To do this repair, I dug down deep through the crack (which was 2 - 4 mm wide) with a narrow bit from the #5 Paleotool (c) until the nose broke off the rest of the skull. I then cleaned up all the excess matrix from the surfaces of the break and fit it back together. This resulted in a very clean fit of the parts in the original configuration. In addition, it gives us a chance to see the cross-section of the jaw bone structure. This is really cool since we won't be able to cut across the bone and section it after it is officially classified as a new animal (known as the Holotype).
So here are pictures: The skull before repair, with a tennis ball standing in for the eyeball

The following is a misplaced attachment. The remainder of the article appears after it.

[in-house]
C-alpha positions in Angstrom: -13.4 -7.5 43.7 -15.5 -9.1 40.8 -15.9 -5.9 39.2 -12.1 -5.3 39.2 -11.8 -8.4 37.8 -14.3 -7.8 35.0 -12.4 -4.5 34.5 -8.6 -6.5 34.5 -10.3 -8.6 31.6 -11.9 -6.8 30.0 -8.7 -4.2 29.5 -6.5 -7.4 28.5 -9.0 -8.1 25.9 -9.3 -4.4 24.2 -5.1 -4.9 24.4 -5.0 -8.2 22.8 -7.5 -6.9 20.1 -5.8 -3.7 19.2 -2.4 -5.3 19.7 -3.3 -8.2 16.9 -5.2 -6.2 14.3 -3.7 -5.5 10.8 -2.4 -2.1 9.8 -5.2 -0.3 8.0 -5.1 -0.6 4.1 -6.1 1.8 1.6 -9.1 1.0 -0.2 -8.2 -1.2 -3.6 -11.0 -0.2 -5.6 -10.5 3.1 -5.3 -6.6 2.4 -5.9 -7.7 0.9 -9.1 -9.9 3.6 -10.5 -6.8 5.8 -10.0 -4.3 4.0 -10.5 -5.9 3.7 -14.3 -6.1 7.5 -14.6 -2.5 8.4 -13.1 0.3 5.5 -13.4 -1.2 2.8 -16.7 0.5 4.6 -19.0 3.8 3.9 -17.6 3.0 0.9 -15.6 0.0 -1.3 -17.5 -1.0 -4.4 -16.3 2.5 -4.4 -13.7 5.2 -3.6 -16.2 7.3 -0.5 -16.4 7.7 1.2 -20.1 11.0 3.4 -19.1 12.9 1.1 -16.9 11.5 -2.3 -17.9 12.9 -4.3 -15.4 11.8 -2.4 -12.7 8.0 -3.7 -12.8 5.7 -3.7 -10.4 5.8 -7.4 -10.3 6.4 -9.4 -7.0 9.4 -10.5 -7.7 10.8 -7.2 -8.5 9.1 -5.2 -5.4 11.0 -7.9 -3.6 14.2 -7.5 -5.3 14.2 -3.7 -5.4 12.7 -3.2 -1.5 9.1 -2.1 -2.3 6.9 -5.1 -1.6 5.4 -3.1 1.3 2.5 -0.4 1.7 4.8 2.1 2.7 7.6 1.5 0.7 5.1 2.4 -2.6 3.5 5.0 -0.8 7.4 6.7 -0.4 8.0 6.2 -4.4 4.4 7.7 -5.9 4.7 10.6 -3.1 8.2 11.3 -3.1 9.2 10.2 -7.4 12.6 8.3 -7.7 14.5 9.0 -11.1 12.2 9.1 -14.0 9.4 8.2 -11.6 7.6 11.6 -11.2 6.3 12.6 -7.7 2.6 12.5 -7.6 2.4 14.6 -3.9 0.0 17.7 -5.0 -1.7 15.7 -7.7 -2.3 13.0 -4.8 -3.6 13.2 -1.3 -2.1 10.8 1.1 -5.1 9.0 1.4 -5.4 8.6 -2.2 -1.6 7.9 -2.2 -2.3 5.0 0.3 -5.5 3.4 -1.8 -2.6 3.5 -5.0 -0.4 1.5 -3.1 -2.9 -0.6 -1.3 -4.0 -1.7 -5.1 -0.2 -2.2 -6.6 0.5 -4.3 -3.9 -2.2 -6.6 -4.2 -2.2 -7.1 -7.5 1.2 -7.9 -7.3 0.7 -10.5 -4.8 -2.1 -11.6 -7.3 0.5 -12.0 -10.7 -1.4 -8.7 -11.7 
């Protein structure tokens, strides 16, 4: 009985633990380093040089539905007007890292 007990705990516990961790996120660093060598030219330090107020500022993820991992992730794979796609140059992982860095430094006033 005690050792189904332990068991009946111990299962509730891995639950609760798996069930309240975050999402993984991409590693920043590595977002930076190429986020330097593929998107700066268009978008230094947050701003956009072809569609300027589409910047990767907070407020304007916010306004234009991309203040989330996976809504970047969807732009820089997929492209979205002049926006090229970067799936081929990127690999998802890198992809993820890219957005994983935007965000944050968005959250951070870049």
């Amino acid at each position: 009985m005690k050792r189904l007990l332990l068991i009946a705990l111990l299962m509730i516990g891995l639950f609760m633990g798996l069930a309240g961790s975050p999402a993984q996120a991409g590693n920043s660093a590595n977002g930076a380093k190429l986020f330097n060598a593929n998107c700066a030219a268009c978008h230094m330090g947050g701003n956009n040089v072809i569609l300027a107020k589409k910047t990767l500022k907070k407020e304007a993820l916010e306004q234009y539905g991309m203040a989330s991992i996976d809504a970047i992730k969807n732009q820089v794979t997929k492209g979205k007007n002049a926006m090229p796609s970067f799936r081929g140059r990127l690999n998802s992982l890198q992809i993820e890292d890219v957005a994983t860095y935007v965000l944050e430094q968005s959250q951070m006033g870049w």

Here is the skull with the pieces all cleaned up and fit back together. The fit of the parts is very clean. They are not glued back together yet as it's easier to do the final preparation on smaller pieces. So I'm just holding them together by hand in this picture. The curve of the jaw is a little more pronounced after it's in the original location.
A closeup of the break, partially excavated with the Paleotool
Here's the inside of the nose after final cleaning. Note that there is a small tapered groove running from the tip of the nose back to the nasal passages and the naris (nostril holes) at the rear of this fragment. I believe this passage is used for expulsion of salt-laden water produced by specialized glands. These glands are found in marine iguanas and sea birds, and this physiological adaption allows them to live full time in the ocean and drink salt water. I bet this has never been seen before in such an old animal!
Sincerely, Greg Carr